HANOVER — Dartmouth College students are calling on school administrators to do more to support their mental health and to allow them to grieve following the death of a fourth student this academic year.
While they welcomed the changes the college announced May 21 to bolster the school’s mental health services, relax some COVID-19 precautions and give students some more academic flexibility, several said the changes didn’t go far enough.
“It’s just a small step forward,” said Jason Acosta Espinosa, a member of the Class of 2024. “It just does not mean enough to me.”
Espinosa, who traveled with a group of his classmates to New York last week to attend the burial of their friend Elizabeth Reimer, said he feels the college’s response to the deaths has been inadequate. He is among those asking Dartmouth officials to revisit the school’s medical leave policy, which they say discourages students from seeking mental health care or being honest about their mental state once they do, as well as to give students — especially those in the Class of 2024 — a break from academic pressures so they have time to mourn the loss of their classmates.
Reimer died by suicide at her home in Long Island, N.Y., on May 19. It was the second known suicide among members of the Class of 2024 this year. Freshman Beau DuBray from the Cheyenne River Sioux Tribe in South Dakota died by suicide on campus in November.
2024 classmate Connor Tiffany, of Virginia, died unexpectedly in March in Boston. Additionally, Lamees Kareem, a junior from Saudi Arabia, died in April of a medical condition not related to COVID-19.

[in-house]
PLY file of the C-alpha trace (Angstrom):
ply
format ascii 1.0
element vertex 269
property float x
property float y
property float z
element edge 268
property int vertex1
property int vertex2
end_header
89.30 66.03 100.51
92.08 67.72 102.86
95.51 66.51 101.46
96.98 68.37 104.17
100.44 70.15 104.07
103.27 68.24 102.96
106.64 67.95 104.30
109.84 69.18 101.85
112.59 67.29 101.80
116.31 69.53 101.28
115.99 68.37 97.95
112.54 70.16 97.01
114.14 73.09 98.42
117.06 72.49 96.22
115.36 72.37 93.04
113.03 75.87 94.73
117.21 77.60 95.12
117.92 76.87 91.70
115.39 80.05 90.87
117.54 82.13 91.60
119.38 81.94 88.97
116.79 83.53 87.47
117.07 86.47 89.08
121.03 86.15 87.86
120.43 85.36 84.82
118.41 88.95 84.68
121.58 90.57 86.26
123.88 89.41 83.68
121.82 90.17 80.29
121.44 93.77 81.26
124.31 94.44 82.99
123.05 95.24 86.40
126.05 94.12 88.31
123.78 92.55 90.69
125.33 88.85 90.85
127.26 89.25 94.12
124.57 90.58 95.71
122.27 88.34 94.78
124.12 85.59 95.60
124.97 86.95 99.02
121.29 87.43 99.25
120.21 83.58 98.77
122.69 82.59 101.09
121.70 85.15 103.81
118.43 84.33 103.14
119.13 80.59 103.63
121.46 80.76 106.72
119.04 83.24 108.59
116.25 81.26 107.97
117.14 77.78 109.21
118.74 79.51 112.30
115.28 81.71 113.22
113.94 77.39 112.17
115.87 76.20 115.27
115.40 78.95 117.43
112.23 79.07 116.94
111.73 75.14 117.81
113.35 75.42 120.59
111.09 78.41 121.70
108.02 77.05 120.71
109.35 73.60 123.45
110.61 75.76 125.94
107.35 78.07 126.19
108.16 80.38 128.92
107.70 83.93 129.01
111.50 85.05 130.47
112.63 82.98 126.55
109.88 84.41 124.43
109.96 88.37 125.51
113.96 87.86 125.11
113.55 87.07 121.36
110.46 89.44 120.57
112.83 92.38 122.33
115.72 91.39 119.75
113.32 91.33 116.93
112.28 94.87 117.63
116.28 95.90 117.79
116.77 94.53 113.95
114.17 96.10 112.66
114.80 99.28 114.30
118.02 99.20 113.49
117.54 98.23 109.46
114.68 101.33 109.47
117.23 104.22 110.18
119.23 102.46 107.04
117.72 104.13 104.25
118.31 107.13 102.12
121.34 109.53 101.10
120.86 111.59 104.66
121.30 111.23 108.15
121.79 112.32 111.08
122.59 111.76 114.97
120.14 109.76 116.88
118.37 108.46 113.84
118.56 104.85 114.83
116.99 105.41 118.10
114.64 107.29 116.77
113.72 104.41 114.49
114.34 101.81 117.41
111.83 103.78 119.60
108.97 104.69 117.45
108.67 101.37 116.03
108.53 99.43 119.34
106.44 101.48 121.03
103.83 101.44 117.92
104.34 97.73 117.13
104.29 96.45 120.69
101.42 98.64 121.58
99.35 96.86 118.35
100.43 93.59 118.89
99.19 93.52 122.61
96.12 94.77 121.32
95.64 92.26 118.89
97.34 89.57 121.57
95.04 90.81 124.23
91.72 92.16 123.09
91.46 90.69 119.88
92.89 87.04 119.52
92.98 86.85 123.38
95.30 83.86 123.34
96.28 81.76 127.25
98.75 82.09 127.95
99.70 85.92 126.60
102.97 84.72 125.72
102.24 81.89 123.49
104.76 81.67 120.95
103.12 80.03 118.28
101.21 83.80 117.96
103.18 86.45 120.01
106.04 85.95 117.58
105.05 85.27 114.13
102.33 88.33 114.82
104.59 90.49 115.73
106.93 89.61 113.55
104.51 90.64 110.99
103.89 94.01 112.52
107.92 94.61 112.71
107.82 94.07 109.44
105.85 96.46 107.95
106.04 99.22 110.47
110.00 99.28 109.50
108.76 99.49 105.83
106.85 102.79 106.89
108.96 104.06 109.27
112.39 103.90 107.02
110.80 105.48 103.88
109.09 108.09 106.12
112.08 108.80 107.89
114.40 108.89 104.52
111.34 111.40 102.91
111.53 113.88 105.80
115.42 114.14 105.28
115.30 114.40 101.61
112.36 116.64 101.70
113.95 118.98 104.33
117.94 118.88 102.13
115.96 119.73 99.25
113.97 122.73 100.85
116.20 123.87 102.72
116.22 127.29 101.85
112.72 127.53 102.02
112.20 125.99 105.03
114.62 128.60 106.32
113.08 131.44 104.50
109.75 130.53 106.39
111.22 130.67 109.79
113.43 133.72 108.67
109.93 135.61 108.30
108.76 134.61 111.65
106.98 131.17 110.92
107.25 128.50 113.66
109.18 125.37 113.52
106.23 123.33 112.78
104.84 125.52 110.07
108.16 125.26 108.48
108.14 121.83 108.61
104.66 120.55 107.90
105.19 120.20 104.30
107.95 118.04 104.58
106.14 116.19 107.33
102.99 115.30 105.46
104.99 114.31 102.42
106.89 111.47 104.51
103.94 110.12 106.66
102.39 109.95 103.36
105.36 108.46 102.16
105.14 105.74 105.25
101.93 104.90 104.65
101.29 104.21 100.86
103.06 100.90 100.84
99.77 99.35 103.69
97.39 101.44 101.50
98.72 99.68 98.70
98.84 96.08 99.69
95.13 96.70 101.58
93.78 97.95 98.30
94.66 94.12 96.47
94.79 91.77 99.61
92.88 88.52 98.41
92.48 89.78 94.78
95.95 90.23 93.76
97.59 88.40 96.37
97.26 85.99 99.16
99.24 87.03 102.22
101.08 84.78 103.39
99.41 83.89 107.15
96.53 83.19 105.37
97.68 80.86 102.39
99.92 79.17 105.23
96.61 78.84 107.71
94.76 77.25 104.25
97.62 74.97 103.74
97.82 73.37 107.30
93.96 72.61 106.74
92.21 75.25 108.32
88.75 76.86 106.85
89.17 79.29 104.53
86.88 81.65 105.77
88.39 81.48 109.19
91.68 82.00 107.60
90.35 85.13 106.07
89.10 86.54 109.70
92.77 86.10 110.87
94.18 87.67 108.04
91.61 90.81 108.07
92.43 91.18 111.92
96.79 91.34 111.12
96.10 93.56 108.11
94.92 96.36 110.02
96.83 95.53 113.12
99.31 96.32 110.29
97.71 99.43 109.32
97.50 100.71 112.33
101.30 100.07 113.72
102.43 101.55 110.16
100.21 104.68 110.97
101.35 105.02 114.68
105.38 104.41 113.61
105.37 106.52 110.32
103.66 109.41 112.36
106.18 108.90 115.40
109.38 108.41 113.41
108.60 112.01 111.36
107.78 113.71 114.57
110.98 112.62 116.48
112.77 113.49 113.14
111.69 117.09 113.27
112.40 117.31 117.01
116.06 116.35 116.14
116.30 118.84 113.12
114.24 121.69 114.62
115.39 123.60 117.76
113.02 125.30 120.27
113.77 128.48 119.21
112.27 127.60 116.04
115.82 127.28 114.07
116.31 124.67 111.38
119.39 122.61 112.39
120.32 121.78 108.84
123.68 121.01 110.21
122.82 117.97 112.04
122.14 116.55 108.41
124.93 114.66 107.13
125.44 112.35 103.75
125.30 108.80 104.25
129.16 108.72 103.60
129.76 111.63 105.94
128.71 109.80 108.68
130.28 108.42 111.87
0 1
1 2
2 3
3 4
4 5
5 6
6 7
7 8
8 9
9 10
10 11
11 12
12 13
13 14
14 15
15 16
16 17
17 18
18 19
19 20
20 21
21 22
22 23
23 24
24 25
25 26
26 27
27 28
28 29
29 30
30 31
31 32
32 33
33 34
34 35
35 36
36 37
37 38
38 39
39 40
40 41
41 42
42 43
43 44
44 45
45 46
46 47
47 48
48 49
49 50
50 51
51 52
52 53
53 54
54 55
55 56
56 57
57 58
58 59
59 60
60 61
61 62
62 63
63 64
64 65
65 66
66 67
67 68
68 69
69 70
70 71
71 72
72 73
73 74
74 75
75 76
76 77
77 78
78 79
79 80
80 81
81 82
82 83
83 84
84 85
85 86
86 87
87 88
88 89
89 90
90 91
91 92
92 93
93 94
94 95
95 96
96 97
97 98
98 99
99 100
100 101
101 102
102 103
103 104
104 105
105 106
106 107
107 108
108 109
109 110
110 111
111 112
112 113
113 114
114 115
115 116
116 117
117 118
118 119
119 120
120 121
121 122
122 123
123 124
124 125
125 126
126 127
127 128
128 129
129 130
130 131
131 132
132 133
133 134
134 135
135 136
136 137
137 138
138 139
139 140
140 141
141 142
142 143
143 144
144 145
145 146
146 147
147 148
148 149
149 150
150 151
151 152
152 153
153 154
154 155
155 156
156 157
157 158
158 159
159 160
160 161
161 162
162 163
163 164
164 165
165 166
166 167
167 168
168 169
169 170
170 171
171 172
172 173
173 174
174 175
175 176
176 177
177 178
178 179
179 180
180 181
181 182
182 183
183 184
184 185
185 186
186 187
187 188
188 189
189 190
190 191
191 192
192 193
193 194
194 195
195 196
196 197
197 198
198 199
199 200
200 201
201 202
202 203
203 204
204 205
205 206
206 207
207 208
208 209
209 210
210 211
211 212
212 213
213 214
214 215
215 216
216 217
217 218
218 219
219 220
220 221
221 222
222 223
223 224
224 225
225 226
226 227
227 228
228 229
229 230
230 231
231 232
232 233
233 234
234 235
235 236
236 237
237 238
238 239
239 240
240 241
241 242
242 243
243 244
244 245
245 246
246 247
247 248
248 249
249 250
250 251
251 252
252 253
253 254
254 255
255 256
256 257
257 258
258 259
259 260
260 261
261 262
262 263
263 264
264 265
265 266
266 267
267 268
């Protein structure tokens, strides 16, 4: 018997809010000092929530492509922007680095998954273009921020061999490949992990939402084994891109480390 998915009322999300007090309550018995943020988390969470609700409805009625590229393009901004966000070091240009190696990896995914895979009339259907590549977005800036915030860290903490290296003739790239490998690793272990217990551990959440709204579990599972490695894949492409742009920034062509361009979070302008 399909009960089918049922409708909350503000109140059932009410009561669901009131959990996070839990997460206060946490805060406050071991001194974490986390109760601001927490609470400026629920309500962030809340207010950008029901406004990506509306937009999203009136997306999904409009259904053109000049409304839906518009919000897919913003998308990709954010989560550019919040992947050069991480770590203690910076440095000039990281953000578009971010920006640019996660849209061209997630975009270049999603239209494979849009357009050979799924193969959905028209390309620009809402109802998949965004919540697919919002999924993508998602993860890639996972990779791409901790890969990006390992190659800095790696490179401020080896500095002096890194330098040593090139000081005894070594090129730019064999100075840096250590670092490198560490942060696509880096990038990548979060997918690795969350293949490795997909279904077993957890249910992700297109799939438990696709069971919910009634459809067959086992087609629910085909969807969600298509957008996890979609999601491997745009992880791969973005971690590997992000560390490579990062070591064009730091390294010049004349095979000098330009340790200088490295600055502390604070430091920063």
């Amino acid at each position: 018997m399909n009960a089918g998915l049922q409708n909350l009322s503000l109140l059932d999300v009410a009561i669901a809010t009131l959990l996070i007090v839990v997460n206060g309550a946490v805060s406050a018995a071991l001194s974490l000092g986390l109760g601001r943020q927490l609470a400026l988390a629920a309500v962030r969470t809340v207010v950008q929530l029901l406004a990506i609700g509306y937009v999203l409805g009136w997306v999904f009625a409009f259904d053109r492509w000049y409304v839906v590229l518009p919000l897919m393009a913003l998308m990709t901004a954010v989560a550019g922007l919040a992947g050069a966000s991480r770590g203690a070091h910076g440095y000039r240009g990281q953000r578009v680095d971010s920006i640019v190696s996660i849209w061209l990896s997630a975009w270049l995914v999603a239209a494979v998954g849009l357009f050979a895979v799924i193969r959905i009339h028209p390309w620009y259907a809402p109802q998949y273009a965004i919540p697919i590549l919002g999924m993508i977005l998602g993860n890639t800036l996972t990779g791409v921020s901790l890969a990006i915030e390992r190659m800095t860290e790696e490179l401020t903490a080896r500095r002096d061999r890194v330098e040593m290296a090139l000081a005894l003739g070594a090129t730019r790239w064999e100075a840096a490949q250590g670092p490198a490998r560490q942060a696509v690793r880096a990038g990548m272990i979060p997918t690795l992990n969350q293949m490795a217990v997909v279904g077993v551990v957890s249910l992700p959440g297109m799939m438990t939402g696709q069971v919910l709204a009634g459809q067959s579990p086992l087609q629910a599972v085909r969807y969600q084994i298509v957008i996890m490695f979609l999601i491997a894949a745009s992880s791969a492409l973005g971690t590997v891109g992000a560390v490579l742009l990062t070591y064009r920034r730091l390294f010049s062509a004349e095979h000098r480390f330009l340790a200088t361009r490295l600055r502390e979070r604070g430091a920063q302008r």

“How can the show go on when there are students around us dying?” said Espinosa, who is a member of the Student Assembly. “I’m someone who tries to keep busy 24/7. It’s becoming so overwhelming for me to continue to feel this need to move on.”
Mental health services in demand
Dartmouth sees about 25% of its student body, both graduate and undergraduate, for counseling each year, spokeswoman Diana Lawrence said in an email. (Based on Dartmouth’s total student population of 6,500, that’s about 1,625 seeking counseling.)
The school has 25 to 30 voluntary hospital admissions each year, and most students return to campus following their treatment and complete the term, Lawrence said.
The college’s expanded services announced earlier this month included adding a second nurse to the on-call staffing at Dartmouth Health Service, as well as two new counselors and a student wellness coordinator. The college also rolled back COVID-19 restrictions so that social distancing requirements on campus were reduced from 6 feet between people to 3 feet, allowing students living in dorms to host two other students also living on campus in their dorm rooms at a time.